At 18 months of age, he is right at the beginning of the prime age for idiopathic epilepsy to appear. It usually affects dogs for the first time between the ages of 18 months to about 3 years.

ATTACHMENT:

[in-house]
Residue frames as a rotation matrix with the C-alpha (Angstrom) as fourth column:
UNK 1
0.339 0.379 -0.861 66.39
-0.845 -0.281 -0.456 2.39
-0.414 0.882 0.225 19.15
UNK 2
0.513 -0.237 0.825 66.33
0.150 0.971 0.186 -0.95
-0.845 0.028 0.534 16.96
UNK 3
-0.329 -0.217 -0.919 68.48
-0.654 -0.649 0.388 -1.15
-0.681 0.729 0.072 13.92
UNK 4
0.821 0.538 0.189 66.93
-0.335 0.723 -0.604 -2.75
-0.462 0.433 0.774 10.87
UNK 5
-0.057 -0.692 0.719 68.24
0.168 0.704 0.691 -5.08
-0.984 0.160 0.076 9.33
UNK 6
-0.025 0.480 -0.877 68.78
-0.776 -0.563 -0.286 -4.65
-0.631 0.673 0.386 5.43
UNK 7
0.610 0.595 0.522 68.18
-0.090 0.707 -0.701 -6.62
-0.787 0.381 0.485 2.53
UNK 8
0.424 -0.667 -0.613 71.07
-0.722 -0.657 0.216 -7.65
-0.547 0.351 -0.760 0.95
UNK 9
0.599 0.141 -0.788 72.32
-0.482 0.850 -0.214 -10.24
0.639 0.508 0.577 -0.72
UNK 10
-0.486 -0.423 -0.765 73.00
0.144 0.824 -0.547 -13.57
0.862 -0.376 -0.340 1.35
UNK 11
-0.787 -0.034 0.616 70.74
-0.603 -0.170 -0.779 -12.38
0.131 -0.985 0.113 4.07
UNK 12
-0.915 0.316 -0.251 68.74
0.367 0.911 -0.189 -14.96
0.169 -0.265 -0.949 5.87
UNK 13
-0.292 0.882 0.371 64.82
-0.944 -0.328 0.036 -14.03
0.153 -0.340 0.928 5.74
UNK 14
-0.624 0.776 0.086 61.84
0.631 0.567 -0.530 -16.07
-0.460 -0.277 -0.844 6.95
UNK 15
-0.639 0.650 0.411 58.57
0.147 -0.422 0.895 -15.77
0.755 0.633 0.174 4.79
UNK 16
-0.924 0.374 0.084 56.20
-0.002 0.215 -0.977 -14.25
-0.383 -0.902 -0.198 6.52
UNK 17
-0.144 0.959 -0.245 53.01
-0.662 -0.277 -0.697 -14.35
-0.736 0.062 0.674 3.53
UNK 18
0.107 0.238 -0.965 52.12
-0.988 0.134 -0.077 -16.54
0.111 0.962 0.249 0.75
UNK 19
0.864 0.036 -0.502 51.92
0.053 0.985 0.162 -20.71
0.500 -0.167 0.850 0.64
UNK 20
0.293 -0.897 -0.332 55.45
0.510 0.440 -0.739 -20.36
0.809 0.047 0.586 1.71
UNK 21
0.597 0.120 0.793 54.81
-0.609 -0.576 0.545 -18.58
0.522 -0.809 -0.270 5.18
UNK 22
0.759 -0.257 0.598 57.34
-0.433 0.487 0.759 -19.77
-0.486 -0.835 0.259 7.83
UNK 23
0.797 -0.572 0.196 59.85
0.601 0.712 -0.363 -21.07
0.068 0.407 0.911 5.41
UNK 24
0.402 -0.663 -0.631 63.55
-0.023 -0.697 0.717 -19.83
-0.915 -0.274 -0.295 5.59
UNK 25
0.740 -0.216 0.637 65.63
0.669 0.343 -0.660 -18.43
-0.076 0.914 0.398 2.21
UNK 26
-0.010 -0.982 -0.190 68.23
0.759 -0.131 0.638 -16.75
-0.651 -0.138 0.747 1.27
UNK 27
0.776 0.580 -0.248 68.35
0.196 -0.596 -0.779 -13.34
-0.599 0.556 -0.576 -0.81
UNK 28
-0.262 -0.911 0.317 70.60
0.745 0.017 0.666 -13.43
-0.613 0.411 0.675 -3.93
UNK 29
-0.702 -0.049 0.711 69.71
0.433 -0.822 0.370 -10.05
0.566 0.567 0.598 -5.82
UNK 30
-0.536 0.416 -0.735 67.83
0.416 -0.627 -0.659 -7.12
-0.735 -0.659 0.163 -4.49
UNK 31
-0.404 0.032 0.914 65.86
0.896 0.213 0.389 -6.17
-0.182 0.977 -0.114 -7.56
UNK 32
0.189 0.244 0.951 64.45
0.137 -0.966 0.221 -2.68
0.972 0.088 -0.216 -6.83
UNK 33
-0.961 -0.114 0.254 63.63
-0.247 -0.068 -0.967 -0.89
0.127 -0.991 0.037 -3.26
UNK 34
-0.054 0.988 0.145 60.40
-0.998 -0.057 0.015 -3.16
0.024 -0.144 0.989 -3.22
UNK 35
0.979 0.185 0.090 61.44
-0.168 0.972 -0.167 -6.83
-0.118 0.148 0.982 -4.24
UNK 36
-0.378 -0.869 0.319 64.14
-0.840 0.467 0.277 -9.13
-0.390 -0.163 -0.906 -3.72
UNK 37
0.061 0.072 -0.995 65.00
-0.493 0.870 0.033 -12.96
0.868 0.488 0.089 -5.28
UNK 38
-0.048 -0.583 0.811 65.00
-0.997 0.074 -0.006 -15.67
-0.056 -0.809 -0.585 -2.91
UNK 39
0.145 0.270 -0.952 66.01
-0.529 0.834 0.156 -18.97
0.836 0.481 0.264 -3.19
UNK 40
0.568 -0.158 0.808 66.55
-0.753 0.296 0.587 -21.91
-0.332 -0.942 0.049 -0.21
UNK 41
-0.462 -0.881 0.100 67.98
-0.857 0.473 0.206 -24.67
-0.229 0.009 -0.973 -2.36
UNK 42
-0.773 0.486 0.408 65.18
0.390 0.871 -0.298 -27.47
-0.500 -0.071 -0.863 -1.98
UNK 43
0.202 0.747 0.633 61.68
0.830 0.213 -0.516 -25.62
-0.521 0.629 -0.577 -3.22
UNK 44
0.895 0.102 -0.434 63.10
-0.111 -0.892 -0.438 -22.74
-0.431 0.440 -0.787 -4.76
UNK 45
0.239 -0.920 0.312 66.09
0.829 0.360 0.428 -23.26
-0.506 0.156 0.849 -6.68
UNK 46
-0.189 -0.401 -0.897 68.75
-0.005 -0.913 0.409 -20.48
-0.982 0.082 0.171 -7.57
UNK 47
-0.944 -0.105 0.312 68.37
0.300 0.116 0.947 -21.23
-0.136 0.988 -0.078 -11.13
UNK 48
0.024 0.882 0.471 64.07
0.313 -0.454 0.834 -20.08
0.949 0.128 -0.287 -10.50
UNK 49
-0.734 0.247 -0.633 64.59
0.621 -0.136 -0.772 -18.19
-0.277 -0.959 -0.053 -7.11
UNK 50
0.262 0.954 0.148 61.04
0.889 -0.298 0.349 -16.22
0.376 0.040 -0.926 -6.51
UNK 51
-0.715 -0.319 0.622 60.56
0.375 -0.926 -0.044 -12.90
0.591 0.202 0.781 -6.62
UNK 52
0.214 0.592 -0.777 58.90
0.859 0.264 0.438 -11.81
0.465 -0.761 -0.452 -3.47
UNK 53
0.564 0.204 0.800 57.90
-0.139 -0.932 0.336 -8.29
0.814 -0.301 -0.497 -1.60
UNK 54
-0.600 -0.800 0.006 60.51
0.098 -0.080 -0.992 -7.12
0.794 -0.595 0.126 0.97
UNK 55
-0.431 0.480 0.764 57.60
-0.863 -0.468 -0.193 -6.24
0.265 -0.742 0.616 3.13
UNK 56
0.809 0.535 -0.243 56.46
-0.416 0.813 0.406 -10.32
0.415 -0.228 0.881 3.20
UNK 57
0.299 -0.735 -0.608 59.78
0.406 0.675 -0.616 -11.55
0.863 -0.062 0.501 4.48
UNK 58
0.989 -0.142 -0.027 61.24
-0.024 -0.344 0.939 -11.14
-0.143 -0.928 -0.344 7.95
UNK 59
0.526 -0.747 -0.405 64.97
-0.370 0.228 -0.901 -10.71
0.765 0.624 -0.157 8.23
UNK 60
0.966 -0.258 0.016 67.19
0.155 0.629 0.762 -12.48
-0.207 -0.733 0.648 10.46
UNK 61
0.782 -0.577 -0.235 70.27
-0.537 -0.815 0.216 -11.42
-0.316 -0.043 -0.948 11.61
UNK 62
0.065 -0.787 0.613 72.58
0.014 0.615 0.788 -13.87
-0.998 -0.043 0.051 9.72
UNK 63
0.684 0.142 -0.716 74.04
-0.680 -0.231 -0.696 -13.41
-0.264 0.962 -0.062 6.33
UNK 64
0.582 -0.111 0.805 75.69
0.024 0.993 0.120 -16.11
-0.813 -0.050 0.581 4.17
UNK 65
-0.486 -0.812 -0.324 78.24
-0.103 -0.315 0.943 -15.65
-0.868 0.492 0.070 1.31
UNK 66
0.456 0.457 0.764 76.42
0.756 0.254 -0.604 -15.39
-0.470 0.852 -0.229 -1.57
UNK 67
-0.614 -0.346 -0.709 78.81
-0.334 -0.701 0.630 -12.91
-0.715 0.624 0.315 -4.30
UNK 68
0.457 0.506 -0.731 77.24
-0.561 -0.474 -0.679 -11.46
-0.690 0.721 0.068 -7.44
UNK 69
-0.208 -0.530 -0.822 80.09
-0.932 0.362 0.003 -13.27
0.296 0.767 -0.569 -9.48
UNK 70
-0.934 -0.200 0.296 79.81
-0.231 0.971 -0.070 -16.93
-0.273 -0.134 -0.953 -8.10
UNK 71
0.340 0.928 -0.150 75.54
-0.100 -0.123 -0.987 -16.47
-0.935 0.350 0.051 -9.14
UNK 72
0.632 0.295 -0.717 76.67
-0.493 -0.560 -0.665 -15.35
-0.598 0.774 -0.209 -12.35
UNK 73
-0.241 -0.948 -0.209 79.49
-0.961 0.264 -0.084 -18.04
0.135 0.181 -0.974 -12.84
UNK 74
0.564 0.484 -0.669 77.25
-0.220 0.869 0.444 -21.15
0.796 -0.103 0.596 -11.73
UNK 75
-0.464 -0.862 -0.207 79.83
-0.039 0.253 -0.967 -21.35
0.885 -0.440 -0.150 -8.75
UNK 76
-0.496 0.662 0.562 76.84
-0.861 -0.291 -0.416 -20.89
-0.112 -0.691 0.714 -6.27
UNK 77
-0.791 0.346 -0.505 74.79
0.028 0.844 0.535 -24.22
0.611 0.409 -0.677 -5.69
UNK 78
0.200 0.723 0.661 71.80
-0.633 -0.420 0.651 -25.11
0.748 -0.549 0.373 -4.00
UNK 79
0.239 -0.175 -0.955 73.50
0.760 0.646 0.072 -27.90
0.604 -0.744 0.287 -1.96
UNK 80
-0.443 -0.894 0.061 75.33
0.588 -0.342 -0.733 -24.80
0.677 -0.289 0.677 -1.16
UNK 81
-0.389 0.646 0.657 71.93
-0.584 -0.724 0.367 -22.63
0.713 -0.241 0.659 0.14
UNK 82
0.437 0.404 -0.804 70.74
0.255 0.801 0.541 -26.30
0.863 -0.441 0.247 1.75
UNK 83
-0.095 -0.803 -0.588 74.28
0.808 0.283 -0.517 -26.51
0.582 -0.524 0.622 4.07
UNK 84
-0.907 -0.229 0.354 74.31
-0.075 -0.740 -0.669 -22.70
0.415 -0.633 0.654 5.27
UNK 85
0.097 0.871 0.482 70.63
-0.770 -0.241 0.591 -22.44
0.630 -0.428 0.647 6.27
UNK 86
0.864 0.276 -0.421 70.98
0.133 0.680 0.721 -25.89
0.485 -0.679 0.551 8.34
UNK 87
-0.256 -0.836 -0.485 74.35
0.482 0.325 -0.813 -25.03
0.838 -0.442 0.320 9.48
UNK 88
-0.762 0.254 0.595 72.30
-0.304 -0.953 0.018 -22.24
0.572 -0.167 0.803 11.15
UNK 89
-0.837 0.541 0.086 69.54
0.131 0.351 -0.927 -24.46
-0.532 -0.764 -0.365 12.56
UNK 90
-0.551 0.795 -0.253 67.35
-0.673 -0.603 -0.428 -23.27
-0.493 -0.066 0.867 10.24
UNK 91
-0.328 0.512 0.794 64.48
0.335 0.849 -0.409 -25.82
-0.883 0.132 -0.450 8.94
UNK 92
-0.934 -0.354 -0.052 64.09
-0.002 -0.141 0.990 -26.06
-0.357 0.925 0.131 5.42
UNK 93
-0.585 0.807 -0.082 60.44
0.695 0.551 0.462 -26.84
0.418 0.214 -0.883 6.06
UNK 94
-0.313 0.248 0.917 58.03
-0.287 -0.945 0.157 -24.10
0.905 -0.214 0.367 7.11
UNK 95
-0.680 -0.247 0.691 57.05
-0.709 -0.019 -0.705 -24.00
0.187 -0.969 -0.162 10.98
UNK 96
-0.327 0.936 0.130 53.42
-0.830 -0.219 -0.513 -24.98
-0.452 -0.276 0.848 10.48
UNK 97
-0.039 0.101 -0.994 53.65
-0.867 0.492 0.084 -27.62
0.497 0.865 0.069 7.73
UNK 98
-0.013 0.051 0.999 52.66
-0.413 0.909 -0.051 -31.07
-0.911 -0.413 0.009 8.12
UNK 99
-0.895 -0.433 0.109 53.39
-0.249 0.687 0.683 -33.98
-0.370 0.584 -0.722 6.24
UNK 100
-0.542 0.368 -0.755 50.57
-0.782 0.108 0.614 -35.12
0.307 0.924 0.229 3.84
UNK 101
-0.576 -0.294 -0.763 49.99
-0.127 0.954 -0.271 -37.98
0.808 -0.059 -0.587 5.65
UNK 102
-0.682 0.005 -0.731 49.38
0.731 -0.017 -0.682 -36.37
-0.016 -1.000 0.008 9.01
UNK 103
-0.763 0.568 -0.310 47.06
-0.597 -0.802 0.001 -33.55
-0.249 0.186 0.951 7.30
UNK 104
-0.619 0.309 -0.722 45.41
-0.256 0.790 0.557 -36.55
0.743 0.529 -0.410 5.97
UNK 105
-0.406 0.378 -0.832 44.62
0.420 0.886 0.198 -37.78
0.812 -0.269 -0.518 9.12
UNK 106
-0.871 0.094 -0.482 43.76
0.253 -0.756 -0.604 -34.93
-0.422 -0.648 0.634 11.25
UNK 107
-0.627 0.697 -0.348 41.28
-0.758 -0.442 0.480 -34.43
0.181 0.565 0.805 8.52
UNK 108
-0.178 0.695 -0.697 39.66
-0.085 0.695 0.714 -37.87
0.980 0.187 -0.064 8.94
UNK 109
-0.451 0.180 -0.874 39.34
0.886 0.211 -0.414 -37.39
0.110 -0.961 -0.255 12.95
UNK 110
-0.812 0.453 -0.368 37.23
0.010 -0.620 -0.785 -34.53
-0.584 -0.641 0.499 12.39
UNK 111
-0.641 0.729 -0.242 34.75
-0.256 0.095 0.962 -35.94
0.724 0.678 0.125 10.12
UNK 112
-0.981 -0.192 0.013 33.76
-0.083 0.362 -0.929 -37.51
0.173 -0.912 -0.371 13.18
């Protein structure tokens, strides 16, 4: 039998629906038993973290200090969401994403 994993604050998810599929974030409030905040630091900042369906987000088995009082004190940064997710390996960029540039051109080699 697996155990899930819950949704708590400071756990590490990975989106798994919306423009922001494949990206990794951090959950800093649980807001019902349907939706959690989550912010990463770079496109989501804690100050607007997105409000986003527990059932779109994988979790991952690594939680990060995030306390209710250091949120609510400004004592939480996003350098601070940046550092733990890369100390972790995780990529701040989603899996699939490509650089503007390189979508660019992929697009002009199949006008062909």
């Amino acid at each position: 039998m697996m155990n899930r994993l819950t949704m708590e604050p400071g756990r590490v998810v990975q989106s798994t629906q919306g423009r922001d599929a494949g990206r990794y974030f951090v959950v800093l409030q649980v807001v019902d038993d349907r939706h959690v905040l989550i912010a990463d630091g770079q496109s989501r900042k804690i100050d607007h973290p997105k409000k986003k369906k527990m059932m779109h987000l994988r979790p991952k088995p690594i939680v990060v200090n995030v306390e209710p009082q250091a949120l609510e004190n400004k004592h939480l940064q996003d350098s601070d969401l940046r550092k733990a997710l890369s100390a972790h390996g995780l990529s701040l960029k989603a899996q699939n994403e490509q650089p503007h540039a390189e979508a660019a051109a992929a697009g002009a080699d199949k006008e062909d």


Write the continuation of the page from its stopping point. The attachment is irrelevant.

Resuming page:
It usually takes a while for them to get used to the effects of the anti-seizure medication, and until they do, they do appear to be very drowsy and out of it. Your dog should adjust to his medication within about a month. If he doesn't, you should talk to your vet about adjusting his dosage. There are several medications that are popularly prescribed for idiopathic epilepsy, so if you can't find a workable dosage of phenobartibal, you might want to ask your vet about either Dilantin, Valium, potassium bromide, felbamate, or a different type of anti-seizure medicine that can be used in conjunction with potassium bromide and/or phenobarbital together called Zonisamide. Zonisamide is totally unrelated to any of the other anticonvulsants, but, like Keppra, the full extent of its side effects is not yet known so to some vets, it is somewhat controversial to prescribe it. Dilantin, Valium, potassium bromide and felbamate, along with phenobarbital, are all tried and true when it comes to treating idiopathic epilepsy. The main thing (and the hardest part) is being patient while you wait for your dog to adjust his body to his dosage so that he can learn to live normally and not be sleepy all the time.